Anna Nicole Smith's lawyer vowed to ask a federal appeals court to reconsider after it ruled that the former Playboy model turned reality TV star is not entitled to $88.5 million from her late husband, an oil tycoon who married her when he was nearly 90.
Howard K. Stern said Thursday he would ask the full appeals court to rehear the case and would appeal to the U.S. Supreme Court if necessary.
Smith, who first gained fame as Playboy's 1993 Playmate of the Year, was 26 when she and oilman J. Howard Marshall II married in 1994. He was 89. They had met three years earlier when she was working as a stripper.
Marshall died in 1995, and Smith and Marshall's son, E. Pierce Marshall, have battled over his estate ever since.
A three-judge panel of the 9th U.S. Circuit Court of Appeals ruled that a Texas probate court's decision that the son was the oilman's sole heir should stand. The panel said the federal judge in California who ruled in Smith's favor in 2002 should never have even heard the case.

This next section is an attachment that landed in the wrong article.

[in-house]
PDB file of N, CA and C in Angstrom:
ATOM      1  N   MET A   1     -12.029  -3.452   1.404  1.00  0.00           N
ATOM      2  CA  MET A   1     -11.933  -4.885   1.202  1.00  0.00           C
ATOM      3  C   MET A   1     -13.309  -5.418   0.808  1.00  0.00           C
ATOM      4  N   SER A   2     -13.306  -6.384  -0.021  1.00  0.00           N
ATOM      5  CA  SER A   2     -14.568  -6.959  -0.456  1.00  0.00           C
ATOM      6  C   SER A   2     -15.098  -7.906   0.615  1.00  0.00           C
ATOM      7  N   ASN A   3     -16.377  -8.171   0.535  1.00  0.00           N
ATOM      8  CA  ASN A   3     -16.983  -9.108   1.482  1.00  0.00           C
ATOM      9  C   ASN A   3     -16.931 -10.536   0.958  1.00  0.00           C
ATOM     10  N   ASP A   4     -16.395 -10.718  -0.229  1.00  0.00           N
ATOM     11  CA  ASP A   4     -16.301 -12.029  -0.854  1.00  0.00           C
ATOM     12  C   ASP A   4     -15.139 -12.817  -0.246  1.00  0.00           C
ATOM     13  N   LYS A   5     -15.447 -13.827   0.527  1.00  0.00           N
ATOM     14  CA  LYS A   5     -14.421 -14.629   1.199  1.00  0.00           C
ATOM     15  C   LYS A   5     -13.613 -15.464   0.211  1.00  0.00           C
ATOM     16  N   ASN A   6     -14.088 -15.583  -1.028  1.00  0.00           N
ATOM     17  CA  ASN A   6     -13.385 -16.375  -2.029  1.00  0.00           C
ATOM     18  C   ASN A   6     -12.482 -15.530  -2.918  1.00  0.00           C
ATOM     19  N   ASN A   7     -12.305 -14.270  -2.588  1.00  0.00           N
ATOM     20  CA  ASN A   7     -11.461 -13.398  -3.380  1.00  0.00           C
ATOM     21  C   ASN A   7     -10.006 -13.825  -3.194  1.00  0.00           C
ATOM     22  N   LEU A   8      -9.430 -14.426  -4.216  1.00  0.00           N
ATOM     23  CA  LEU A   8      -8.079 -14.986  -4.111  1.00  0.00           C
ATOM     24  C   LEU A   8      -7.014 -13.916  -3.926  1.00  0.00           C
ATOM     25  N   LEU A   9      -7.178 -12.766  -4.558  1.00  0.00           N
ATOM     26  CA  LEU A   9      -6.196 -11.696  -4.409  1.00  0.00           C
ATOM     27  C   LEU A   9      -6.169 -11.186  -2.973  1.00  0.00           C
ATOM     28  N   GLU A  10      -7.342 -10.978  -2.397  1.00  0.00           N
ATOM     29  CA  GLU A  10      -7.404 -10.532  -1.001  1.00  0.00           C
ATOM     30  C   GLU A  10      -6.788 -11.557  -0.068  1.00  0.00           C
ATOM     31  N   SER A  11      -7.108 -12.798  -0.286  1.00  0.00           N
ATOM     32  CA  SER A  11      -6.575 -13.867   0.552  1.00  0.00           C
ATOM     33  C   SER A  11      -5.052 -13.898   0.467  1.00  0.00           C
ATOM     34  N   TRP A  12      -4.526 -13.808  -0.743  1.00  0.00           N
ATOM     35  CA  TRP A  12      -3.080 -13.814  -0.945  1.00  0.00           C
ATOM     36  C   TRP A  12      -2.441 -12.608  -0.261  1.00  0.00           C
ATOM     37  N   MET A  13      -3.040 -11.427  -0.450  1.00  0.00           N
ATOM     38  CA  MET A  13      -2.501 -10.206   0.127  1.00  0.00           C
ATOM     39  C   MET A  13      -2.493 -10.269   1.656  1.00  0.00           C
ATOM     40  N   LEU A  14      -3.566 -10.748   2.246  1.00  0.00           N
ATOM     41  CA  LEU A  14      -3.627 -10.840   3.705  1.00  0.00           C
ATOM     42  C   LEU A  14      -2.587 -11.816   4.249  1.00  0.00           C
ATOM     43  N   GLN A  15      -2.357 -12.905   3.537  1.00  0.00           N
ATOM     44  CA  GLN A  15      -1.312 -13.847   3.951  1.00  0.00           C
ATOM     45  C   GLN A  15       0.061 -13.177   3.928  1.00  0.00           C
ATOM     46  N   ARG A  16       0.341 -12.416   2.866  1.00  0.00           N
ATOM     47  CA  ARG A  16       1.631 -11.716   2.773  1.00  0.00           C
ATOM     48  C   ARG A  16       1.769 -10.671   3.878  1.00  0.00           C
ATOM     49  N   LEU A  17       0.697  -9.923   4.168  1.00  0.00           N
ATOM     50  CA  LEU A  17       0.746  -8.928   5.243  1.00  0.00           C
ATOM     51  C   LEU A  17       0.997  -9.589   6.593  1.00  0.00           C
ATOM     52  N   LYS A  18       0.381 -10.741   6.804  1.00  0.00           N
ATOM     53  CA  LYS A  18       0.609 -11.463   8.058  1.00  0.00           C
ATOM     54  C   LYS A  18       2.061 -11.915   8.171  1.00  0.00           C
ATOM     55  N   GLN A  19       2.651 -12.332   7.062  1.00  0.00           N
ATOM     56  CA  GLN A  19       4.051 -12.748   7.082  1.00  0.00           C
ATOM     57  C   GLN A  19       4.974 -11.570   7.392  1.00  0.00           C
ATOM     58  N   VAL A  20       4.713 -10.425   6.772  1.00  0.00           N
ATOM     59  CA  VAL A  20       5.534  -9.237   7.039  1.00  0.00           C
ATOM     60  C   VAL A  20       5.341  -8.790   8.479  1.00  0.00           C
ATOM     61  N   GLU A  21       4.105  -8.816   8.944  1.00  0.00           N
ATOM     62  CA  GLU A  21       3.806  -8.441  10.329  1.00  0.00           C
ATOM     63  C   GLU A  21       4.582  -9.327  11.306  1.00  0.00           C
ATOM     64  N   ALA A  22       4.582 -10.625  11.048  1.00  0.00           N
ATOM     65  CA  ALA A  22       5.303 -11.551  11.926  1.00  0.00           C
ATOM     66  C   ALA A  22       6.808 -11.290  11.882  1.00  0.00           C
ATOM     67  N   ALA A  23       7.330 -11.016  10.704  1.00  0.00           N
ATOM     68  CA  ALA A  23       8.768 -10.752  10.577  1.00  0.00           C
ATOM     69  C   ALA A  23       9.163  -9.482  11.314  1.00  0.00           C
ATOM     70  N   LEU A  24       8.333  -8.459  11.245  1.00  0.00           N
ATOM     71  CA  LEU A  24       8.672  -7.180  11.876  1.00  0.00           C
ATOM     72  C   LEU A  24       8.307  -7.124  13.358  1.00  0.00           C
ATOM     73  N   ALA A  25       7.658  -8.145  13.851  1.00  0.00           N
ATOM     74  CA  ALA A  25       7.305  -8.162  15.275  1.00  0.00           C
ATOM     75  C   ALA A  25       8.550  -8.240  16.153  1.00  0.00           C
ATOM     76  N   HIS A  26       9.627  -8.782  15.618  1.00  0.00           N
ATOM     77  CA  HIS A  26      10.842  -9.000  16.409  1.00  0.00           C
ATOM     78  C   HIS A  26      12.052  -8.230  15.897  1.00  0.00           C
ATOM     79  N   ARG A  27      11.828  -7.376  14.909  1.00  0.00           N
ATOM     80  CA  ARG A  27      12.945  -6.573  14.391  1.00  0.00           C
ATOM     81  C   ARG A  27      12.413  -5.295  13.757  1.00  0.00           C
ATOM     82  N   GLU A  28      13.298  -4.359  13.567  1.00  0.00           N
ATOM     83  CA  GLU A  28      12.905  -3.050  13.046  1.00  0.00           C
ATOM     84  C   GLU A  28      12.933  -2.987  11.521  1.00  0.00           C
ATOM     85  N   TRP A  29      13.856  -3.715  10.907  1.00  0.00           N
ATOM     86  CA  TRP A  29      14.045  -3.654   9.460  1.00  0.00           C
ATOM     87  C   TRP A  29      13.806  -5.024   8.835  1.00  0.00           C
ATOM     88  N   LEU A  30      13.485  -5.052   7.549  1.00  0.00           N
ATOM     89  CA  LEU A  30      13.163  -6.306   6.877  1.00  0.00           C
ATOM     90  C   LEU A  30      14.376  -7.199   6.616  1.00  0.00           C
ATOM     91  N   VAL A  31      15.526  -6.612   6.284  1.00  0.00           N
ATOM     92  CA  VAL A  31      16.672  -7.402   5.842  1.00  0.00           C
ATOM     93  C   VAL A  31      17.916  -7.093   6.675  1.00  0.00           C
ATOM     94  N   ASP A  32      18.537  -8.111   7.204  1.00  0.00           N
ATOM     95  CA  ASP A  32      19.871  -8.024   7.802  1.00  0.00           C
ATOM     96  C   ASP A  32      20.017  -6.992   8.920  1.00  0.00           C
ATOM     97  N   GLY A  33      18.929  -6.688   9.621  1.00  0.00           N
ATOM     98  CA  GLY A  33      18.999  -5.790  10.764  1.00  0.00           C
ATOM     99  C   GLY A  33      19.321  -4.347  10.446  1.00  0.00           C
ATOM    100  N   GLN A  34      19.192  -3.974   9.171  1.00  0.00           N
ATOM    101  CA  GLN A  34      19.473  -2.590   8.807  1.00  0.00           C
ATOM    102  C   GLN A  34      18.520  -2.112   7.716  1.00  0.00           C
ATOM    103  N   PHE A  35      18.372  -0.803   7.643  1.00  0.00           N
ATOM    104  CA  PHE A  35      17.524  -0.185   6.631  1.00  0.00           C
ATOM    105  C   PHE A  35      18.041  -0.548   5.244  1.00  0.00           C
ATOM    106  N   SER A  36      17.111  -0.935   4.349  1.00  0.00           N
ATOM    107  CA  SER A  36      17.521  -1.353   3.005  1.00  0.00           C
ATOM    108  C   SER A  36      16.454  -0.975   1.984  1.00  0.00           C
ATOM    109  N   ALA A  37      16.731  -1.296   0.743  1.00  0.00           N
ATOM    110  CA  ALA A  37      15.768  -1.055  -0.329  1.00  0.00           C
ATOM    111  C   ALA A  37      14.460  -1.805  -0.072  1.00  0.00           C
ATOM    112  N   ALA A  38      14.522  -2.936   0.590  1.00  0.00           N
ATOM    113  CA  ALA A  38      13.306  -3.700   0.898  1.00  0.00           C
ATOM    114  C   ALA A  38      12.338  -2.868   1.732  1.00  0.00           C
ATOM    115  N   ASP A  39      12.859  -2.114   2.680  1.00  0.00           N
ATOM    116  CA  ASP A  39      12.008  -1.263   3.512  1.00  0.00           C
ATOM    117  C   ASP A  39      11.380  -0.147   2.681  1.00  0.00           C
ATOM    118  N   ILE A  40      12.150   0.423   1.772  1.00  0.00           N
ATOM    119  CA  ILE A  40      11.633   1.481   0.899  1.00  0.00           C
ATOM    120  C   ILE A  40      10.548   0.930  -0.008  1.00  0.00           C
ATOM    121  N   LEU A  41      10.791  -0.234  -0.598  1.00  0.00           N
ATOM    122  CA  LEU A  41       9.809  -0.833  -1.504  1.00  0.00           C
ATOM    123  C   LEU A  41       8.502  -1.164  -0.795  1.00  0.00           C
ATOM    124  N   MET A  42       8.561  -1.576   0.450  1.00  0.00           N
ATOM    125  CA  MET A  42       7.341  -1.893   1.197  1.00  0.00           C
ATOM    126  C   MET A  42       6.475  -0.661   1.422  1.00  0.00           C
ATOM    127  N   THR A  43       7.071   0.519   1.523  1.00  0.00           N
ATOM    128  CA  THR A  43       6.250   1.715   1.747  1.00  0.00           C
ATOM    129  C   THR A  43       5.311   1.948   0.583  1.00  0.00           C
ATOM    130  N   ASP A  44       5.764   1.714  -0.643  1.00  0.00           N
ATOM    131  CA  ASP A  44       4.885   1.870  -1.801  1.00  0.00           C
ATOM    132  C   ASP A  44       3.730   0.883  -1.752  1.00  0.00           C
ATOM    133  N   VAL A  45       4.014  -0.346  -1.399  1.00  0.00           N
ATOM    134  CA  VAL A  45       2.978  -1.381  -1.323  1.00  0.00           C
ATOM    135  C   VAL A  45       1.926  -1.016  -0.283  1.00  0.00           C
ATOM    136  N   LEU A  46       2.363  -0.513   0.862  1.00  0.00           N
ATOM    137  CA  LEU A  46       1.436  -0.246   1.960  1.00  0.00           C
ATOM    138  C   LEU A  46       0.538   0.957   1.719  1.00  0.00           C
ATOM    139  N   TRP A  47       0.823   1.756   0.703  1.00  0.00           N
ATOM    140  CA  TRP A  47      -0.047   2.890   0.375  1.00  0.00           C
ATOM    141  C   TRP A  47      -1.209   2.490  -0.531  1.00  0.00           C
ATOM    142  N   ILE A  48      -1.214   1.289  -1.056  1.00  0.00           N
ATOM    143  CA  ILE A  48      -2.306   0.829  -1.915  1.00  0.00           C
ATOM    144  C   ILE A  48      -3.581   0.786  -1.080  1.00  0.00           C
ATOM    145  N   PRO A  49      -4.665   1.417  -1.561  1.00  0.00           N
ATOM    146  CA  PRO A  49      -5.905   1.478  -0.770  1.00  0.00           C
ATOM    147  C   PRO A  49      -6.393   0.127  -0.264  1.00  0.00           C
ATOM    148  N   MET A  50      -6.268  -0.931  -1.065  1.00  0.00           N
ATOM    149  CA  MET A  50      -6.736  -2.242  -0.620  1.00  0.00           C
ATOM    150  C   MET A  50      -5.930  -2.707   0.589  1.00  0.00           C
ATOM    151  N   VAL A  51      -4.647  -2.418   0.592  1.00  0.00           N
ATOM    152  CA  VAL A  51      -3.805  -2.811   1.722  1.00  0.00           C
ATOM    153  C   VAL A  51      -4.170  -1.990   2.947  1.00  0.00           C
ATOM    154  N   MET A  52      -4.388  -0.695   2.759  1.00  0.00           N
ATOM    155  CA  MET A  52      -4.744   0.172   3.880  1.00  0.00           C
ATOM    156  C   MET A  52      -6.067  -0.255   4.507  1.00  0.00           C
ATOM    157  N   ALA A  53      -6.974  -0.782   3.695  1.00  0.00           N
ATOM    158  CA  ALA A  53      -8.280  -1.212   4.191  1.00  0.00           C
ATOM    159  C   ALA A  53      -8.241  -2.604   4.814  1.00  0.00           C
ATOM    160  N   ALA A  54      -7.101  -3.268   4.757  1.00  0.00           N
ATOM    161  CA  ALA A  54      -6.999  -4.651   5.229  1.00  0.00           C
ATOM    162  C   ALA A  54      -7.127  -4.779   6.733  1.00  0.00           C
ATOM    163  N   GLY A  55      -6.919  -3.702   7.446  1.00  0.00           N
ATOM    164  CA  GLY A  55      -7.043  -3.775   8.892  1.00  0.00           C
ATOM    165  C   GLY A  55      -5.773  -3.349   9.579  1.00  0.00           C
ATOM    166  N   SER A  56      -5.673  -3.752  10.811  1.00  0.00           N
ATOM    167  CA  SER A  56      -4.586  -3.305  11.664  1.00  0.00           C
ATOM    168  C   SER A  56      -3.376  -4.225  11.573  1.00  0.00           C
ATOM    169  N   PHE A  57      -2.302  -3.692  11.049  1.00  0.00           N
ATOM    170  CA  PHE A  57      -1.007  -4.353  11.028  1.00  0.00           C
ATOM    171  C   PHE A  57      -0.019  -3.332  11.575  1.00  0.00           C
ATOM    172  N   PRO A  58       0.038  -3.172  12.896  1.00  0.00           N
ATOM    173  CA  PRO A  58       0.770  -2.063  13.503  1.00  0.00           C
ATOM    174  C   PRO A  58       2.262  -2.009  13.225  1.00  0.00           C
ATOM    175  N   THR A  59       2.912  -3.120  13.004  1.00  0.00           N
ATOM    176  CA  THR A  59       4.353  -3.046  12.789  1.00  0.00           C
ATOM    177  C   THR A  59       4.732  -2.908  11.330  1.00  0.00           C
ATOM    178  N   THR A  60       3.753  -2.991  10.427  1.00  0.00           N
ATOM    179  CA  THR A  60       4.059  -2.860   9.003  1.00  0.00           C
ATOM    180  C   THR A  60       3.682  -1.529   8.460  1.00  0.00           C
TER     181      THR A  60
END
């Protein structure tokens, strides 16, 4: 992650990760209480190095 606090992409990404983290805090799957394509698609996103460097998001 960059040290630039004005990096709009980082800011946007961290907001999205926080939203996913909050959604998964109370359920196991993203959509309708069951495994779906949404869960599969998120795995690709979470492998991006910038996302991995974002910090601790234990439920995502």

"After nine years of litigation, I'm very pleased by the judgment issued by the 9th Circuit upholding my father's wishes regarding disposition of his assets," E. Pierce Marshall said in a statement.
But Stern said the court, "on a legal technicality, reversed the judgments of two federal courts that found massive fraud and other wrongdoing by E. Pierce Marshall by which he deprived (Smith) of the property that her husband intended her to have."
Smith has not received any of her late husband's estate. The $88.5 million was put on hold during the appeals process. She has recently been seen on E! Entertainment Television's "The Anna Nicole Smith Show."
A federal court ruled in 2002 that Smith was entitled to compensatory and punitive damages because the younger Marshall altered, destroyed and falsified documents to try to keep her from receiving money from his father's estate.
Thursday's ruling reverted to the findings of a Houston probate judge, who had ruled the son is the sole heir — and does not owe Smith anything.
Smith filed for bankruptcy in 1996. As part of its ruling, the 9th Circuit said the bankruptcy court should now hear testimony on other charges she made that the court had disregarded. Included among those was that the younger Marshall exercised undue influence on his father in making his will.